The last great race has been around for decades. As this episode is being released, staff, volunteers and dog teams alike are preparing to celebrate the Iditarod’s 50th Anniversary. A momentous milestone for an event that has become as deeply ingrained in Alaska’s DNA as the shimmering white snow itself. Sled dog races have been popular throughout the world since the 1800s, but it wasn’t always this way. There was a time where dog sledding was the popular means of transportation in the Arctic climates. And actually, it still is in some places. So what kind of jobs did sled dogs have before races like the Iditarod began?

Veronica:

They were a huge thing. I mean, they hauled freight, they were mail carriers. Before, there was no machine.

Jason:

The Iditarod serves as a tribute to sled dogs of the past. Some of these dogs and their mushers risk their own lives to save the lives of others. And these great feats inspired a brand new generation. Just as with many of the original working dog breeds, most of their jobs have been replaced by man-made equipment and machinery. Even though most of these dogs no longer have jobs, their drive to work has not lessened. These dogs live to run, it is their passion and their purpose. Although the Iditarod sled dogs, may be some of the world’s most elite canine athletes, this race is not without risk. What’s probably the number one reason or one number one cause that dogs actually get pulled? Is it dehydration? Is that a sprained elbow? Is it…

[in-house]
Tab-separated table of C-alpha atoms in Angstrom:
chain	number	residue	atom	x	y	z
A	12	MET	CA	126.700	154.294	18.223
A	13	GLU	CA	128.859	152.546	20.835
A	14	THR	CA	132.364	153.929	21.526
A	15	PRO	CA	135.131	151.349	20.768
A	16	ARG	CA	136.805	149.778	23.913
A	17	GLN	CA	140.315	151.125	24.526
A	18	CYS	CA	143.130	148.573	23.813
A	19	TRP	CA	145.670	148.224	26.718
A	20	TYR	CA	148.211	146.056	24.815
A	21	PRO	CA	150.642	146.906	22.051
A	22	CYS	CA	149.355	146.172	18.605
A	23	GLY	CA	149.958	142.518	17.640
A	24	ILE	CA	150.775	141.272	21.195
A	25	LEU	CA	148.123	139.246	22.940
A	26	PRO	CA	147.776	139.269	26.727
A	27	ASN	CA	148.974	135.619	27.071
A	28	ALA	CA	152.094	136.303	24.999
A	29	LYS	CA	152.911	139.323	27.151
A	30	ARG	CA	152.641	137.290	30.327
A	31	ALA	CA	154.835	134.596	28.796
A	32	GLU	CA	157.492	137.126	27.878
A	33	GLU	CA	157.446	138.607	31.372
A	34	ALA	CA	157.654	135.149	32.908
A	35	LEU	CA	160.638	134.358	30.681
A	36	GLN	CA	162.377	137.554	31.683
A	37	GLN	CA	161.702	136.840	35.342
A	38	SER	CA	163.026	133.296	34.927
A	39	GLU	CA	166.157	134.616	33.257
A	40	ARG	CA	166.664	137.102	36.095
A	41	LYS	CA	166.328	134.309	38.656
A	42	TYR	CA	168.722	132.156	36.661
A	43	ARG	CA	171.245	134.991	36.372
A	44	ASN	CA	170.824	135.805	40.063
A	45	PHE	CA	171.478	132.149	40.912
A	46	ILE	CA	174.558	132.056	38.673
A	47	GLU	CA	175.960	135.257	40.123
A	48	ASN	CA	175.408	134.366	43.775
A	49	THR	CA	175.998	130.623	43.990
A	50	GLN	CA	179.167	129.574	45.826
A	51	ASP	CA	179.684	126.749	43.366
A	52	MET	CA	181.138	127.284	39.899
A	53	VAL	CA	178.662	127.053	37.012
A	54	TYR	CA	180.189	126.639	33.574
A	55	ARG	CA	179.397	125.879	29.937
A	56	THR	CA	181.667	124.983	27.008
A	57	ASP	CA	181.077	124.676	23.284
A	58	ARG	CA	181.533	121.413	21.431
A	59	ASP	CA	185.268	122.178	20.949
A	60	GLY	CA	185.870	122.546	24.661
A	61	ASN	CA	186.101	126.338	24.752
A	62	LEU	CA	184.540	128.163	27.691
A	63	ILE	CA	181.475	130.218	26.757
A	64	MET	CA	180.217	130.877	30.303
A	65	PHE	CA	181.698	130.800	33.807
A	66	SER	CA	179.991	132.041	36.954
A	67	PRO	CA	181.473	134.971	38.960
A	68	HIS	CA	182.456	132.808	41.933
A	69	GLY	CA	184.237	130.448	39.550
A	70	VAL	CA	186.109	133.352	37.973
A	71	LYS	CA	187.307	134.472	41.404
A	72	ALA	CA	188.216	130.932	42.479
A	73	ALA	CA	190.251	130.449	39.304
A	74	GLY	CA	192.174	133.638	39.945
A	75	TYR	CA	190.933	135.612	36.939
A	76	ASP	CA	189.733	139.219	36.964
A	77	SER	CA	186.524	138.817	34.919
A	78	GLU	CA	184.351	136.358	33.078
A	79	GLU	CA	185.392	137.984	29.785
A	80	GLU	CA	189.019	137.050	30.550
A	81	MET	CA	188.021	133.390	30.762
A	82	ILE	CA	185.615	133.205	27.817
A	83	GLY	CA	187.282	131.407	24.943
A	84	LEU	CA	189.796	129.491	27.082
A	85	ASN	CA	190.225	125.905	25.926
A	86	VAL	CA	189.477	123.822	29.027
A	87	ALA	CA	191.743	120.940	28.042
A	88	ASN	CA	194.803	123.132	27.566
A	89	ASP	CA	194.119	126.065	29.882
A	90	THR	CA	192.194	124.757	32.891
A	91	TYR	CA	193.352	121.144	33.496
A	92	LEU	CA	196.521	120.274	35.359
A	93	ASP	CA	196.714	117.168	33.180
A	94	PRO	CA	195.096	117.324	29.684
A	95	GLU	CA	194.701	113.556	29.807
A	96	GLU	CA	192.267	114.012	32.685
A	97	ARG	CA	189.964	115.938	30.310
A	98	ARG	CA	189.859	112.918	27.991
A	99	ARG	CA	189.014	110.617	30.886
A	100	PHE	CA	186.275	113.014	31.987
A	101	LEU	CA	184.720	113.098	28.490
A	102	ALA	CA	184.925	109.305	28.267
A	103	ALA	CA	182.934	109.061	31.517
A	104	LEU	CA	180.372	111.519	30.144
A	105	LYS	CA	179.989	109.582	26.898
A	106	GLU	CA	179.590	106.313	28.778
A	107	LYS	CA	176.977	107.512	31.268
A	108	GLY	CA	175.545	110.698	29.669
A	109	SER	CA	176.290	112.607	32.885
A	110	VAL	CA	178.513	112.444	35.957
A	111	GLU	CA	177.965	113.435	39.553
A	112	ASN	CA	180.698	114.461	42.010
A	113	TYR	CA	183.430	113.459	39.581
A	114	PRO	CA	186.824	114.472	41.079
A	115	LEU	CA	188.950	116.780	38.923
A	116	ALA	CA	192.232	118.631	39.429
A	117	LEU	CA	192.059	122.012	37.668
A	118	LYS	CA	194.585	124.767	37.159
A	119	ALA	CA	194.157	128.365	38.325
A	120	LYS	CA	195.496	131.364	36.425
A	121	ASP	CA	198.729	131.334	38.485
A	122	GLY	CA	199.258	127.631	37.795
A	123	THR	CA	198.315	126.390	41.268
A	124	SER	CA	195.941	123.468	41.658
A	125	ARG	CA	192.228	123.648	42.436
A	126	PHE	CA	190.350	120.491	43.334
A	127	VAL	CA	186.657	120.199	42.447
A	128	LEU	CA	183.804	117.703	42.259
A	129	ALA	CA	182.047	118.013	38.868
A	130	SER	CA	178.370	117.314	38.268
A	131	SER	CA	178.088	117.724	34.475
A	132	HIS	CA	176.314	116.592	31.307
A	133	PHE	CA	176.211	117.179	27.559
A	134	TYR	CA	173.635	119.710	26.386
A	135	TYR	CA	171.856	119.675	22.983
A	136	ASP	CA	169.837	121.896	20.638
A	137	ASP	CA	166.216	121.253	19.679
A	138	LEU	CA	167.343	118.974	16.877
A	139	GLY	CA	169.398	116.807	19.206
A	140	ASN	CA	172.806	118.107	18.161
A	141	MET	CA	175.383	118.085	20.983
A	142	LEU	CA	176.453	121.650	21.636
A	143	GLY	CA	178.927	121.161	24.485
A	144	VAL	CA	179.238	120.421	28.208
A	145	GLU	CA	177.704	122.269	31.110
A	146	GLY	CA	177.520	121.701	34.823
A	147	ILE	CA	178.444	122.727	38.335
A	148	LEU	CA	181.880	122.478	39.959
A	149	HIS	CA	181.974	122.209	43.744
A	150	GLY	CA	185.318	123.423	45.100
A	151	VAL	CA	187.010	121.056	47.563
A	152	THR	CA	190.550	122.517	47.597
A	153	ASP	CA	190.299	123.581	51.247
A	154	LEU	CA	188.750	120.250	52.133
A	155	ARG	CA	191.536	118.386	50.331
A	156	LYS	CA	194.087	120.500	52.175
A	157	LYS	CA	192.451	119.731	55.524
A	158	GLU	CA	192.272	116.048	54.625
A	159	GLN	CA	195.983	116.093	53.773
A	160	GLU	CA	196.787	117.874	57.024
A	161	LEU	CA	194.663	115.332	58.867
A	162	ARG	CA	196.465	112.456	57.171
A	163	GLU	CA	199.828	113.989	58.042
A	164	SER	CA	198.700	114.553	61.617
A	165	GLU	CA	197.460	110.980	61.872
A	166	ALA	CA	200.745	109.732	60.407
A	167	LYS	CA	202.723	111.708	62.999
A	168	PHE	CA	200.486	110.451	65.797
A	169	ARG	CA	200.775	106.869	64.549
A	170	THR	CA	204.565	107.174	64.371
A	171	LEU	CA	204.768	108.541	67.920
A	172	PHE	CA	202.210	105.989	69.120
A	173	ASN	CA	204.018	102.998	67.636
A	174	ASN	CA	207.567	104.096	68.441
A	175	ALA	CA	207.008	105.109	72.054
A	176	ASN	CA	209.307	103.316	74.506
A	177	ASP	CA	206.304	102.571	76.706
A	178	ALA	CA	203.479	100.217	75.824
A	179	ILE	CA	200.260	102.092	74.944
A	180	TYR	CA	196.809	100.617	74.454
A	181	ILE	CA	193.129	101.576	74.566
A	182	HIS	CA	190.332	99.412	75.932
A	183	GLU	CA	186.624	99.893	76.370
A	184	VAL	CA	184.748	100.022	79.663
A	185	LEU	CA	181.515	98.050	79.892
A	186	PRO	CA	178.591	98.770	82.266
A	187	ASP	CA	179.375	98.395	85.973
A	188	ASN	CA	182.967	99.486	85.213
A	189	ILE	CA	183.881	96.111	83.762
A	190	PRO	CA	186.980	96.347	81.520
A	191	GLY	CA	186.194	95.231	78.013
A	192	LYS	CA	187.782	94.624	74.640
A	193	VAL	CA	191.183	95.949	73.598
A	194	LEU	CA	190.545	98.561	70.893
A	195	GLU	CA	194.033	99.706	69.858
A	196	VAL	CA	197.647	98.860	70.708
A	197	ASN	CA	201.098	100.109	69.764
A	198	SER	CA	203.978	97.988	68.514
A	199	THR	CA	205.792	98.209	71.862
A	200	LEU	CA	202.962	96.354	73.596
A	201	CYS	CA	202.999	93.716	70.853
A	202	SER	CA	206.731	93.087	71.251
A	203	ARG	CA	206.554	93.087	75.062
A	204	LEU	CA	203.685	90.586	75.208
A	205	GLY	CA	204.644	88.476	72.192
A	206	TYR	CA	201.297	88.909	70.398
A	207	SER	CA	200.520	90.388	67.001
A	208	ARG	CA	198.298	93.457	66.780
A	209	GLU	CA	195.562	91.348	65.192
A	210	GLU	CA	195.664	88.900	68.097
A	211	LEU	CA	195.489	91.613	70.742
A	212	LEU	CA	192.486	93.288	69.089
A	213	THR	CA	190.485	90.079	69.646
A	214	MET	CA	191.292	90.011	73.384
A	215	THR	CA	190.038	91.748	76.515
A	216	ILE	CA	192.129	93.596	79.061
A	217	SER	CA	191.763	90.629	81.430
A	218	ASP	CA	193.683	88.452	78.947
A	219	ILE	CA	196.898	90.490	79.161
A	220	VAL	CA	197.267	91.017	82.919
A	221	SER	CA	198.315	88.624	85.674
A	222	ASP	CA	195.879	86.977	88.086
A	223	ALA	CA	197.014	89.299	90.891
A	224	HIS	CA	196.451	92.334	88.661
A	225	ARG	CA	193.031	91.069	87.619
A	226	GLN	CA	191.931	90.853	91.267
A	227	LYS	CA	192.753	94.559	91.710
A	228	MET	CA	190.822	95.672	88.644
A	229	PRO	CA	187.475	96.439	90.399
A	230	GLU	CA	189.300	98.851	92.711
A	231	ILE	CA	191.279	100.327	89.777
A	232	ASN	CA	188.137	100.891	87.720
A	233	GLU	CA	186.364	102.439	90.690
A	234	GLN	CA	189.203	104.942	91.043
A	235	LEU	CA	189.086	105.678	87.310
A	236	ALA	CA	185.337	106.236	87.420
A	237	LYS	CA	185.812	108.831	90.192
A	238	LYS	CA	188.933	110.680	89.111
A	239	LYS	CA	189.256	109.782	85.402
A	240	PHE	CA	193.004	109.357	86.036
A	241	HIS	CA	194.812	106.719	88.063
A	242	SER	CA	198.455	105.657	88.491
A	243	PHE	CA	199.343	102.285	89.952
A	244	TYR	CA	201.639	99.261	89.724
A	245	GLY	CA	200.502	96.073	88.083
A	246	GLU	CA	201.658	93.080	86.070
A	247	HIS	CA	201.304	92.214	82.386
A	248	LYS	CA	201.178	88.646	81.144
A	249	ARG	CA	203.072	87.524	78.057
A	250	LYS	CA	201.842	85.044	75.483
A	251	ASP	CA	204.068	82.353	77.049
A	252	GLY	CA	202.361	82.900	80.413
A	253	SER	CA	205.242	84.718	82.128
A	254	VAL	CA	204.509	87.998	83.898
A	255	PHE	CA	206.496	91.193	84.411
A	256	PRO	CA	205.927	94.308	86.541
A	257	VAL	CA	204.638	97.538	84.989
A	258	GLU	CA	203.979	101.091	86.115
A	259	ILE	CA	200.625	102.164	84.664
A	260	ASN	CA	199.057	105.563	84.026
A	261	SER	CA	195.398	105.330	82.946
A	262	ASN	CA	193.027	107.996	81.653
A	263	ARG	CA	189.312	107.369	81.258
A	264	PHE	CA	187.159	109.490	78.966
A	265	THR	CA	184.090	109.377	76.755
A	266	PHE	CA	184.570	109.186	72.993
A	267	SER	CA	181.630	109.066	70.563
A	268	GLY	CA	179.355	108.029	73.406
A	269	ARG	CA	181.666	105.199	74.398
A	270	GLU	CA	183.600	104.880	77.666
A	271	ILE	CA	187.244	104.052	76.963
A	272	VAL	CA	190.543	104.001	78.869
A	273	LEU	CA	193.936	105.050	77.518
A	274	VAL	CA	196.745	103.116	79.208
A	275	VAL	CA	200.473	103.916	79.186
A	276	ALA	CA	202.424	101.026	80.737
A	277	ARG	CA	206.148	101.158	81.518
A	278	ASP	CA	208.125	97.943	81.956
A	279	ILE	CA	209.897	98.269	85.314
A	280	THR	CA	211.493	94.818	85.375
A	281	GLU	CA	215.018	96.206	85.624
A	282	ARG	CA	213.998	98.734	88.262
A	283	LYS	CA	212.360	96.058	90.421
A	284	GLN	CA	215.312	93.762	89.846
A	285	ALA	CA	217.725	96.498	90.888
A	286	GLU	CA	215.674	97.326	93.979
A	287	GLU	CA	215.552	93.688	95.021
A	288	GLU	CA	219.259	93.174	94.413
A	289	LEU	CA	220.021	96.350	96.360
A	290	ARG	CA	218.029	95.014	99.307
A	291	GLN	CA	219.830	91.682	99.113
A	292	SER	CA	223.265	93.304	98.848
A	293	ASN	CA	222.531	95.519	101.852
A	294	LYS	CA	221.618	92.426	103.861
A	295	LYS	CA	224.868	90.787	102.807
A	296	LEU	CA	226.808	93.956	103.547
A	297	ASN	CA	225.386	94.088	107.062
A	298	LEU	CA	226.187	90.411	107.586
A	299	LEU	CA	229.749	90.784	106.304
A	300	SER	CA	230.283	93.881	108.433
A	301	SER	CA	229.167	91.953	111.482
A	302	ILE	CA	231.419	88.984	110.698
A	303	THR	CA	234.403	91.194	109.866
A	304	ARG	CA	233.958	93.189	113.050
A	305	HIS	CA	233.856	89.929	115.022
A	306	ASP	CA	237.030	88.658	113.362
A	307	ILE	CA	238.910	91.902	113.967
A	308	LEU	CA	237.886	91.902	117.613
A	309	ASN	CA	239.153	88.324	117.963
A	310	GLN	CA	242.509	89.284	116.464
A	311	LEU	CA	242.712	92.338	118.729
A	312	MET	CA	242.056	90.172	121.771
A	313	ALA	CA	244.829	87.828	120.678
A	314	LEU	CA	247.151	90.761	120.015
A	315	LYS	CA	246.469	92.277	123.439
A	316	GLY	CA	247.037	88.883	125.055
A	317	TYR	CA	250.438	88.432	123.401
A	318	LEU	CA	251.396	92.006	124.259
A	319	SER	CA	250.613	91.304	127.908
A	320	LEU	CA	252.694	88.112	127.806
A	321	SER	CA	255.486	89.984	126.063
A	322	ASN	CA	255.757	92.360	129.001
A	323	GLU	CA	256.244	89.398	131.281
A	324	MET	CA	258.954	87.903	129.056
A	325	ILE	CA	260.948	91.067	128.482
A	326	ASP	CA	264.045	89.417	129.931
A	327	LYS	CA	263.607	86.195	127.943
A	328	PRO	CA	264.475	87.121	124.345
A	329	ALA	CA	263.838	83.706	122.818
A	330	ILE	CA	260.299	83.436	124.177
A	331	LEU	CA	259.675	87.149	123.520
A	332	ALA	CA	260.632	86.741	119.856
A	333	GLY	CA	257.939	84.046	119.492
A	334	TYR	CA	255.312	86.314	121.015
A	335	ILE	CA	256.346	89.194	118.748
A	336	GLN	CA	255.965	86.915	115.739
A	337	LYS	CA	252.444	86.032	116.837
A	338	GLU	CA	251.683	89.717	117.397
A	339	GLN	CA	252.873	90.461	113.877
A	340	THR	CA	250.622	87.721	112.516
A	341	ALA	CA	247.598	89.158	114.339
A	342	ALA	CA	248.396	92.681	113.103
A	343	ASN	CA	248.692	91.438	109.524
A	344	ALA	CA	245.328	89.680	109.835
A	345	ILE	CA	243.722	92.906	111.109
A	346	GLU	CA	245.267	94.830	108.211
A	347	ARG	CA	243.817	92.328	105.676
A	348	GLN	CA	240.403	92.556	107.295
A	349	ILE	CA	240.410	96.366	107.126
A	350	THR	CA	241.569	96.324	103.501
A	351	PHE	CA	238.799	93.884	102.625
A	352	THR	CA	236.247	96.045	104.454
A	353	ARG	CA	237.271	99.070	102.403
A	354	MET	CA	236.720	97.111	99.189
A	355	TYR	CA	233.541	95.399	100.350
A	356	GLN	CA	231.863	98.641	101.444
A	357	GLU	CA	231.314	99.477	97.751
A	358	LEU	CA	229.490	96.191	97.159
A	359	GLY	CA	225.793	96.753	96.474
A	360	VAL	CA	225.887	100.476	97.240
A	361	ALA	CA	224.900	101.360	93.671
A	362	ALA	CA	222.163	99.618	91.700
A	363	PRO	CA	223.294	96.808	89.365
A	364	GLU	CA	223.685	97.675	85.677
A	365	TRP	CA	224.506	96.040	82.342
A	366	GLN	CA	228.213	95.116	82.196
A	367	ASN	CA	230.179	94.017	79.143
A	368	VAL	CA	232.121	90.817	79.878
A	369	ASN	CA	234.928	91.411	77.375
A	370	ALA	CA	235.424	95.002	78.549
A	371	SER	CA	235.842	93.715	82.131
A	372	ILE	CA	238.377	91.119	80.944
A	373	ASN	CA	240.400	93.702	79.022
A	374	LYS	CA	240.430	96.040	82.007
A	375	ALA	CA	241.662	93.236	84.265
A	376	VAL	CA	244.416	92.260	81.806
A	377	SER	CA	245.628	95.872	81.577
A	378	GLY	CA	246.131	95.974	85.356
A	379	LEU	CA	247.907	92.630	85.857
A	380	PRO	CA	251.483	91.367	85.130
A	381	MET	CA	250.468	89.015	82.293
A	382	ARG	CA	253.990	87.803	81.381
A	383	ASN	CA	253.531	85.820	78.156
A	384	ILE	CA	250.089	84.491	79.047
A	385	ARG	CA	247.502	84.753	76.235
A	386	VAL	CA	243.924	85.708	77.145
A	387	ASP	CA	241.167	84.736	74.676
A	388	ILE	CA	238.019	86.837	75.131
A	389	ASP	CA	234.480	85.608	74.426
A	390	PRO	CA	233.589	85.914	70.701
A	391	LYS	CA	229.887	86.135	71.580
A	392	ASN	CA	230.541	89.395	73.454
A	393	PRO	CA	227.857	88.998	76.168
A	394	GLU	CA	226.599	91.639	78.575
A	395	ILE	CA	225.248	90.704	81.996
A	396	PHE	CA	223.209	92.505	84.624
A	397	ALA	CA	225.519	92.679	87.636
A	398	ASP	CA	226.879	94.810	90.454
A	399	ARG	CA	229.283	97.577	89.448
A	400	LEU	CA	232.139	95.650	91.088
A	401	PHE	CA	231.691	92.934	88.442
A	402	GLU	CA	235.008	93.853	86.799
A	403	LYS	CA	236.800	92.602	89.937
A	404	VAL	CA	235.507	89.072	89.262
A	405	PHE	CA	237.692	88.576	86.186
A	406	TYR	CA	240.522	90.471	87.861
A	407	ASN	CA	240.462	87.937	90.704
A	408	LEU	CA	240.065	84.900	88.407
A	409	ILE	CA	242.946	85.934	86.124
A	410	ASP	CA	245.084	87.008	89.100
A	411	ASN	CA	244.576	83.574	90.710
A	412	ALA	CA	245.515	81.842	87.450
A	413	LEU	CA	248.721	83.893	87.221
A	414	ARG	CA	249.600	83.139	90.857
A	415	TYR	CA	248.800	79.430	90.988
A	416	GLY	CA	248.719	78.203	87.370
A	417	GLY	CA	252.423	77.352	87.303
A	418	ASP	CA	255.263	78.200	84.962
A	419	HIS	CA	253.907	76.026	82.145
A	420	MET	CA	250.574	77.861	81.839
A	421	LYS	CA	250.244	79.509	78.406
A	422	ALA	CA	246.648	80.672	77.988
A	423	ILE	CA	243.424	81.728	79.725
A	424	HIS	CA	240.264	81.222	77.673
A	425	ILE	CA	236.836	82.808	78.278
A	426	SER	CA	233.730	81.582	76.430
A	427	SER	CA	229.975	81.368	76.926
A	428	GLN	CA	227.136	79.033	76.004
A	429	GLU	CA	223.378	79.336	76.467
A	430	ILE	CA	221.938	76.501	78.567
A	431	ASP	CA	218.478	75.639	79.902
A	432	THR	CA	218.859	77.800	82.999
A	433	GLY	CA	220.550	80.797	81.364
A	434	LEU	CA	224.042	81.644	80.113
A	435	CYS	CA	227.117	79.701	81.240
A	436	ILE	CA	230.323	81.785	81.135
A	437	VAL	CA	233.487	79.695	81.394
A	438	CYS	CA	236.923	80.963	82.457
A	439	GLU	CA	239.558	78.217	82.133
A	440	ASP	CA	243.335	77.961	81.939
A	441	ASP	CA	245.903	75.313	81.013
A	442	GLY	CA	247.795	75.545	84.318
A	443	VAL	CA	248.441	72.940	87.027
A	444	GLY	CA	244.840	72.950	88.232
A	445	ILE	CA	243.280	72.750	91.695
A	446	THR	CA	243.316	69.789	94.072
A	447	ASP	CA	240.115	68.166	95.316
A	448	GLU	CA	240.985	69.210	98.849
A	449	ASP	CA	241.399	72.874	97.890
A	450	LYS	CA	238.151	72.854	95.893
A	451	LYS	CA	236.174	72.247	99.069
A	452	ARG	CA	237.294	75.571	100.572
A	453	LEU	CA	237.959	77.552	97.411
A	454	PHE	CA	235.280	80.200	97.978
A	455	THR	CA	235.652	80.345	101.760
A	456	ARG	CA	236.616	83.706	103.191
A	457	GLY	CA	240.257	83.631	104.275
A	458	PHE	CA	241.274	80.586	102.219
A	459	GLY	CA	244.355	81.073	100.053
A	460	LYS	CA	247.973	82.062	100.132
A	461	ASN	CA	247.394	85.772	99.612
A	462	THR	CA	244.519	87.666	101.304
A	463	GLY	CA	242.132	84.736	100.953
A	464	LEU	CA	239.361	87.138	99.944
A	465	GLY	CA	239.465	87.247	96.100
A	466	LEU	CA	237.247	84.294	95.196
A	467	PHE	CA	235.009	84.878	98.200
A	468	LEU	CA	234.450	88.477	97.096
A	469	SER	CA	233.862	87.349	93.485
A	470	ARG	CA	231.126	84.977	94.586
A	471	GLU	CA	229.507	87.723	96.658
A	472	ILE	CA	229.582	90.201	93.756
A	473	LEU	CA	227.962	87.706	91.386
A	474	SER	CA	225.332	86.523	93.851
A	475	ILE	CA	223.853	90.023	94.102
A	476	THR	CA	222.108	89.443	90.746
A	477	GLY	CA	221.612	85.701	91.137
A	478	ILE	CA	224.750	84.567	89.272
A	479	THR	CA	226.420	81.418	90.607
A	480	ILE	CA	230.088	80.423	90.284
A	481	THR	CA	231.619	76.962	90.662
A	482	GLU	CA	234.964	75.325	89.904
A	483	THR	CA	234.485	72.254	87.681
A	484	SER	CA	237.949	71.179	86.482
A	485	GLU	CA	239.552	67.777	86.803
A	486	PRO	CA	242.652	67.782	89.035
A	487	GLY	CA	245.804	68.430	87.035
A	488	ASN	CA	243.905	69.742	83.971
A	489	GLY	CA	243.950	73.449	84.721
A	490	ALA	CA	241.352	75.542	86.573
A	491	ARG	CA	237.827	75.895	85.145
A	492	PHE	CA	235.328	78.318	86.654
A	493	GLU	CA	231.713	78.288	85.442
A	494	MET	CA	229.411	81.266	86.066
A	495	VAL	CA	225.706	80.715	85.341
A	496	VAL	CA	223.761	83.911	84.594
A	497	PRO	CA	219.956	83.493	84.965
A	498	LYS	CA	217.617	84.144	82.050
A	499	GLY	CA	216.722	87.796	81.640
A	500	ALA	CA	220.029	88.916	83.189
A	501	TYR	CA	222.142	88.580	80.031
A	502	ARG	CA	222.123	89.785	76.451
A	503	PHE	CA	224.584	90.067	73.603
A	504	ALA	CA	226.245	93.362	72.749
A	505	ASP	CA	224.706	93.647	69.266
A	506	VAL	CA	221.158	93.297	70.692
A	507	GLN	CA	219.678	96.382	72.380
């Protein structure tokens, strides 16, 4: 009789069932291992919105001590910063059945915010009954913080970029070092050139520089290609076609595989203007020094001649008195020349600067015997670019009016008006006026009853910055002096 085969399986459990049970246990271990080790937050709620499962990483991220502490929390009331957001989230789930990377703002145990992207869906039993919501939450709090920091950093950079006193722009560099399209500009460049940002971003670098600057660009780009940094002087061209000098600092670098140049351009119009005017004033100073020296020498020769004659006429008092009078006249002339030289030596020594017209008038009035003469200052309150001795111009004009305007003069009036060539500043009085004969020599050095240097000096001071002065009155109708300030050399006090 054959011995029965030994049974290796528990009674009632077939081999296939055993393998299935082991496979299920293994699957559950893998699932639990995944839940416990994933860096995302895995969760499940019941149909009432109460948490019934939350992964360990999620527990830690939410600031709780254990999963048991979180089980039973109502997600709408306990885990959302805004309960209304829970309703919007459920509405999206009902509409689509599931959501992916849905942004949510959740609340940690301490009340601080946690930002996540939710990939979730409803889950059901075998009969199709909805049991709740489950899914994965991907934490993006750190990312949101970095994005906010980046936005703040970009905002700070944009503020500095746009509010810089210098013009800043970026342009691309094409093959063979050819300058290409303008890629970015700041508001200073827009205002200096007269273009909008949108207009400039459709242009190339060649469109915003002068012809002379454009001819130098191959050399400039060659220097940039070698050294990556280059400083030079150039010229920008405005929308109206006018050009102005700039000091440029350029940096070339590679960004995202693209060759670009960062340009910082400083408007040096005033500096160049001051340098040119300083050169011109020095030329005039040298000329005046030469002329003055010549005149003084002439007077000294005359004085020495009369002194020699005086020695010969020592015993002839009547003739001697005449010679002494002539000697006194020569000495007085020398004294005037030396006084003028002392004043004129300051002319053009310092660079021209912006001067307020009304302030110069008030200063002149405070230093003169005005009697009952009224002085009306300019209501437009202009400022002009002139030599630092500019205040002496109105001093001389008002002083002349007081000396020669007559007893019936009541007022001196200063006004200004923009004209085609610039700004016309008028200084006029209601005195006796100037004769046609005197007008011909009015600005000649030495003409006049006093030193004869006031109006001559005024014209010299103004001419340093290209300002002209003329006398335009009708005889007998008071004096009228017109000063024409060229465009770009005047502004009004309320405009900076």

Veronica:

So that’s a good question because there’s been a lot of research on this. And I don’t have the exact years but I know this because as a rehab sports medicine specialist it’s important to know what goes on with these sporting dogs. But the number one is, they call it orthopedics. So it’s not specially or specific, but it is shoulder strain is really it. So we can determine specific muscles, but it’s again a strain.

Jason: 

Be sure to stay with us. When we return we speak with Iditarod CEO, Rob Urbach and get his take on the race. And we explore how animal rights activists are working to have an impact on the Iditarod.

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Jason: